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Comparative Study
. 2003 Mar;13(3):358-68.
doi: 10.1101/gr.923303.

Analysis of Primate Genomic Variation Reveals a Repeat-Driven Expansion of the Human Genome

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Free PMC article
Comparative Study

Analysis of Primate Genomic Variation Reveals a Repeat-Driven Expansion of the Human Genome

Ge Liu et al. Genome Res. .
Free PMC article

Abstract

We performed a detailed analysis of both single-nucleotide and large insertion/deletion events based on large-scale comparison of 10.6 Mb of genomic sequence from lemur, baboon, and chimpanzee to human. Using a human genomic reference, optimal global alignments were constructed from large (>50-kb) genomic sequence clones. These alignments were examined for the pattern, frequency, and nature of mutational events. Whereas rates of single-nucleotide substitution remain relatively constant (1-2 x 10(-9) substitutions/site/year), rates of retrotransposition vary radically among different primate lineages. These differences have lead to a 15%-20% expansion of human genome size over the last 50 million years of primate evolution, 90% of it due to new retroposon insertions. Orthologous comparisons with the chimpanzee suggest that the human genome continues to significantly expand due to shifts in retrotransposition activity. Assuming that the primate genome sequence we have sampled is representative, we estimate that human euchromatin has expanded 30 Mb and 550 Mb compared to the primate genomes of chimpanzee and lemur, respectively.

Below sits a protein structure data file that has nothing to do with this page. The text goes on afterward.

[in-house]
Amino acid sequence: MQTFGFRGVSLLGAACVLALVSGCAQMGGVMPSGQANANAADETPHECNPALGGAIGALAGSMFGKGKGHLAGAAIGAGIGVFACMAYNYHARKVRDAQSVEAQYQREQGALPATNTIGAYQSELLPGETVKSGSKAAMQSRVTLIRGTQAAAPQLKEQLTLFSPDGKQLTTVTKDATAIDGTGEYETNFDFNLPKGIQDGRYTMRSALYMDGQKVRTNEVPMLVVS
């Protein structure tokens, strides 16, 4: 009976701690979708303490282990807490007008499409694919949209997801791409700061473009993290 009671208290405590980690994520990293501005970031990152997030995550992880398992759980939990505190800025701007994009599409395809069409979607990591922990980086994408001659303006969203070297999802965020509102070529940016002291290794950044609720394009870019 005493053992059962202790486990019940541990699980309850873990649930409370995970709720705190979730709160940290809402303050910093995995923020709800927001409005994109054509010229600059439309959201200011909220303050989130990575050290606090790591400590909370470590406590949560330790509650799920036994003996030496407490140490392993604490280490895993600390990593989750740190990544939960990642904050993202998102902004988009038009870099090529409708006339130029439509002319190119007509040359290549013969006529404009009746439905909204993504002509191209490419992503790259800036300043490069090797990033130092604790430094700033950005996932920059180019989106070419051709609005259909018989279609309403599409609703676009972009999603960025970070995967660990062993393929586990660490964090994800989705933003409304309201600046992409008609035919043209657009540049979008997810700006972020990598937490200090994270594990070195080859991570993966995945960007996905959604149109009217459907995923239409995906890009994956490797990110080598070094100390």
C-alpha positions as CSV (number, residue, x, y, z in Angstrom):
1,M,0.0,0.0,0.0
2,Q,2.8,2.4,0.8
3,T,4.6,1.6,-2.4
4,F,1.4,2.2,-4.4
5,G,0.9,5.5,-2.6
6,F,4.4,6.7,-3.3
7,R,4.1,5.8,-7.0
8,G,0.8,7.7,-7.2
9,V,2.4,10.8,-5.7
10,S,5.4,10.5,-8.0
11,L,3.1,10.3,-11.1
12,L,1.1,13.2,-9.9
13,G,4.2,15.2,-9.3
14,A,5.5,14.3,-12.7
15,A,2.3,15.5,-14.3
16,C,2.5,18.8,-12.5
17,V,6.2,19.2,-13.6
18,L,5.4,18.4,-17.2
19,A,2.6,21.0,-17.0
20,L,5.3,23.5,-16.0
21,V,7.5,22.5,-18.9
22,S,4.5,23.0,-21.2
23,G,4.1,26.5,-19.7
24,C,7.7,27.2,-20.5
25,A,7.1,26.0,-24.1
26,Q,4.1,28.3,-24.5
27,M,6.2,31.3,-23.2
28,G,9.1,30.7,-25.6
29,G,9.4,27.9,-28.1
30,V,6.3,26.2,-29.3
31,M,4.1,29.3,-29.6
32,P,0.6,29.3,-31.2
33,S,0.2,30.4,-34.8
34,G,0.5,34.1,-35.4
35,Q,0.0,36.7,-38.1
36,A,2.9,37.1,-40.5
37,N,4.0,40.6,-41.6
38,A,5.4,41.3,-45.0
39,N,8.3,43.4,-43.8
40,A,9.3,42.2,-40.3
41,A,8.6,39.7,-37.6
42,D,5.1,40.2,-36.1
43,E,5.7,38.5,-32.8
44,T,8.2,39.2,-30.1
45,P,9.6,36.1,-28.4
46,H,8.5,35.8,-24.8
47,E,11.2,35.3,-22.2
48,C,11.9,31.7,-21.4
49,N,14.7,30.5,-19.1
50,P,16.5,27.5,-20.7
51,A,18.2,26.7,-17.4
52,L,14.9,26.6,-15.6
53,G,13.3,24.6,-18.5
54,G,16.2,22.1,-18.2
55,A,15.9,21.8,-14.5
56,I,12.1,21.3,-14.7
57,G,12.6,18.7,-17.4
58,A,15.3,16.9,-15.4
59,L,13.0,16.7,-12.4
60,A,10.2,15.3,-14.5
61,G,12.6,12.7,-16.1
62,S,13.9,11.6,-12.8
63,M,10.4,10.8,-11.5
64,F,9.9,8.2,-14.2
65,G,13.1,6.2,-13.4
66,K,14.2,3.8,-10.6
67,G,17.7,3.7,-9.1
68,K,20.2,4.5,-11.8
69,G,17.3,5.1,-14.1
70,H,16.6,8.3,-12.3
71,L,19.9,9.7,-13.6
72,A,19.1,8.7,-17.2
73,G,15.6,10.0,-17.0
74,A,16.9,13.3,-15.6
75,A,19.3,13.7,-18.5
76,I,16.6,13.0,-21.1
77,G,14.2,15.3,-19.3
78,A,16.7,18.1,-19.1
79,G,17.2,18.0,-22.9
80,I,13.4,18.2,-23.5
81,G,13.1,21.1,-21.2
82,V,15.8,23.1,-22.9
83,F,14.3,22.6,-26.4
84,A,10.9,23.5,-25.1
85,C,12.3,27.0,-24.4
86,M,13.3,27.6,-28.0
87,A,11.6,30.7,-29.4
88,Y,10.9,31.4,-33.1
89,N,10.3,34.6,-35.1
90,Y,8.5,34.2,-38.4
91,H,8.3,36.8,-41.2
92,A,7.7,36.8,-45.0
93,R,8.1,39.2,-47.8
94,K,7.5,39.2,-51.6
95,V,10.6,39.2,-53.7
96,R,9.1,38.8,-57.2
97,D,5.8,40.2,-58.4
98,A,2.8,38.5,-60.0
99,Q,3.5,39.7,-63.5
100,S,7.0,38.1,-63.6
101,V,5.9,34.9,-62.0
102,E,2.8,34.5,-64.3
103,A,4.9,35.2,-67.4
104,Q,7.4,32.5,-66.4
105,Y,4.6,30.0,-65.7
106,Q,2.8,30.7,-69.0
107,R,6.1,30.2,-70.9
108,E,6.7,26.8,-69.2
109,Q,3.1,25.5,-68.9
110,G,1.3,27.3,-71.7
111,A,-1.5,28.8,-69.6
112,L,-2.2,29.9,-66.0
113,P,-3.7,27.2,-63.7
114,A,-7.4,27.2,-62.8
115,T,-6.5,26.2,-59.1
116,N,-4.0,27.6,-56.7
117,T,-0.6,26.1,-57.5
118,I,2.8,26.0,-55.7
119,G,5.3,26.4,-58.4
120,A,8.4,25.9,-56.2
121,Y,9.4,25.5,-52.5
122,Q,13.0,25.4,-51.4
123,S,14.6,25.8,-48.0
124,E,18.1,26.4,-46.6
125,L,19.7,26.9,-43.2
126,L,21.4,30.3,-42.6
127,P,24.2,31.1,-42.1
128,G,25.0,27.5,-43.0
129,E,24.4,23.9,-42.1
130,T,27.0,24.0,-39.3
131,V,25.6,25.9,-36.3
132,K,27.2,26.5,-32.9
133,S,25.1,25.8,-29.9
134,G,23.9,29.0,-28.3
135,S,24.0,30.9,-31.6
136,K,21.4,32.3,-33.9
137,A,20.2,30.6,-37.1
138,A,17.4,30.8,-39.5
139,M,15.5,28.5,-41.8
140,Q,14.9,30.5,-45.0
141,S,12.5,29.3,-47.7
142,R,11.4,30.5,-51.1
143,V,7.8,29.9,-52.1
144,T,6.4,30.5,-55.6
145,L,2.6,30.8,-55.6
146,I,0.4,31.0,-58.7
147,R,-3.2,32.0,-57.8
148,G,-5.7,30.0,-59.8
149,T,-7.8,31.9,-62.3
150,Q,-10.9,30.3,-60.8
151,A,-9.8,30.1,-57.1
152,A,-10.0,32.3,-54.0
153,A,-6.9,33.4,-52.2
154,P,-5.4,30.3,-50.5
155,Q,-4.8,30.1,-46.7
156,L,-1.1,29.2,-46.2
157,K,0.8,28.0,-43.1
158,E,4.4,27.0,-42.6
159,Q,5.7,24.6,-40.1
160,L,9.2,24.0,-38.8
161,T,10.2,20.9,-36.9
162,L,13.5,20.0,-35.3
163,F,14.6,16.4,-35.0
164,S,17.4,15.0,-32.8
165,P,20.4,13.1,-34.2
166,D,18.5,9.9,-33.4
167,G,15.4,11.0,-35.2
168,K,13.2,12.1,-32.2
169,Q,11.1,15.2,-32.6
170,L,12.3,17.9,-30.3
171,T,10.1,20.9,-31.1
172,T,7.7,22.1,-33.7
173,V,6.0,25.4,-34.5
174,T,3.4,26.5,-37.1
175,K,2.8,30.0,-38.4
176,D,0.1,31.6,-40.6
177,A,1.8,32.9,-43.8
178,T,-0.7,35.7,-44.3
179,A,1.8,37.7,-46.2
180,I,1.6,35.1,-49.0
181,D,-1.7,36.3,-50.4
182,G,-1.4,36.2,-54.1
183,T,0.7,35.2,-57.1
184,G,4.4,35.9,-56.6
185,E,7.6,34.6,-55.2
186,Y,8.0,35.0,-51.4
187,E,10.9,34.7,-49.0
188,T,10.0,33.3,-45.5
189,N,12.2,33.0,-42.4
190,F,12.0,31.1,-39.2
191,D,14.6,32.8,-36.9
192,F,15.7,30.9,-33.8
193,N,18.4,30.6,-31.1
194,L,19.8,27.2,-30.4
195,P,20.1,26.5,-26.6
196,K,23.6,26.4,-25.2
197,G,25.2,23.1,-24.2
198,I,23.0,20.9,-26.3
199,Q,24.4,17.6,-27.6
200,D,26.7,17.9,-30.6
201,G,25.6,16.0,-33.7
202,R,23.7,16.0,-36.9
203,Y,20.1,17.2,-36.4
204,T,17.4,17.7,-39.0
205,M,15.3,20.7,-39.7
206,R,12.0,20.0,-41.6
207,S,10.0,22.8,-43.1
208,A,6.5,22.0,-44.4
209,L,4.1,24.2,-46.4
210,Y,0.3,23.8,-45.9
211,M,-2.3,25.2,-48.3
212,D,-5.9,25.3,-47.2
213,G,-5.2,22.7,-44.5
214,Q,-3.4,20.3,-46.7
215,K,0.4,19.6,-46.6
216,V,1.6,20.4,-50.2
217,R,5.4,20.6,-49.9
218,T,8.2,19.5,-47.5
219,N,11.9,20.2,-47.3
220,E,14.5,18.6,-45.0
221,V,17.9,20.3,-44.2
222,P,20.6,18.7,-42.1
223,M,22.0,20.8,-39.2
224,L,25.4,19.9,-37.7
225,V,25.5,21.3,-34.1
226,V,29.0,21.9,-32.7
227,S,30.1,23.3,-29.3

Figures

Figure 1.
Figure 1.
Single-nucleotide variation. A scatter plot of genetic distances (changes/bp) determined from nonoverlapping 3-kb sliding windows for human–chimpanzee (51 loci, 5.0 Mb, 9684 windows), human–baboon (42 loci, 5.0 Mb, 8893 windows), and human–lemur (9 loci, 0.62 Mb, 841 windows) sequence alignments. These were plotted against human divergence times of 5.5, 25, and 55 Mya for chimpanzee, baboon, and lemur alignments, respectively. Suboptimal alignments were excluded. The means and their standard deviations are shown.
Figure 2.
Figure 2.
Human vs. lemur genome comparison. Nine orthologous genomic regions between human and lemur were concatenated for each species (lemur: top, human: bottom), and regions of conservation were visualized (parasight). Red bars demarcate the extent of each orthologous alignment. Repeat content for each region is depicted as a colored track: SINE, blue; LINE, pink; DNA transposon, salmon; LTR, cyan; low complexity and simple repeat, red. The human genomic sequence is ∼19% larger.
Figure 3.
Figure 3.
Primate genome size variation. Repetitive and unique portions of aligned orthologous sequences were identified by RepeatMasker (version 3.0, slow option). Relative fractions were based on the larger primate genome. Significance of the difference in genome size was determined by a permutation test (10,000 replicates, see Methods). Asterisks over species bars indicate significant differences in overall lengths, and those between species bars indicate significant differences in either repetitive or unique lengths between two species. *, P < 0.05; **, P < 0.01.

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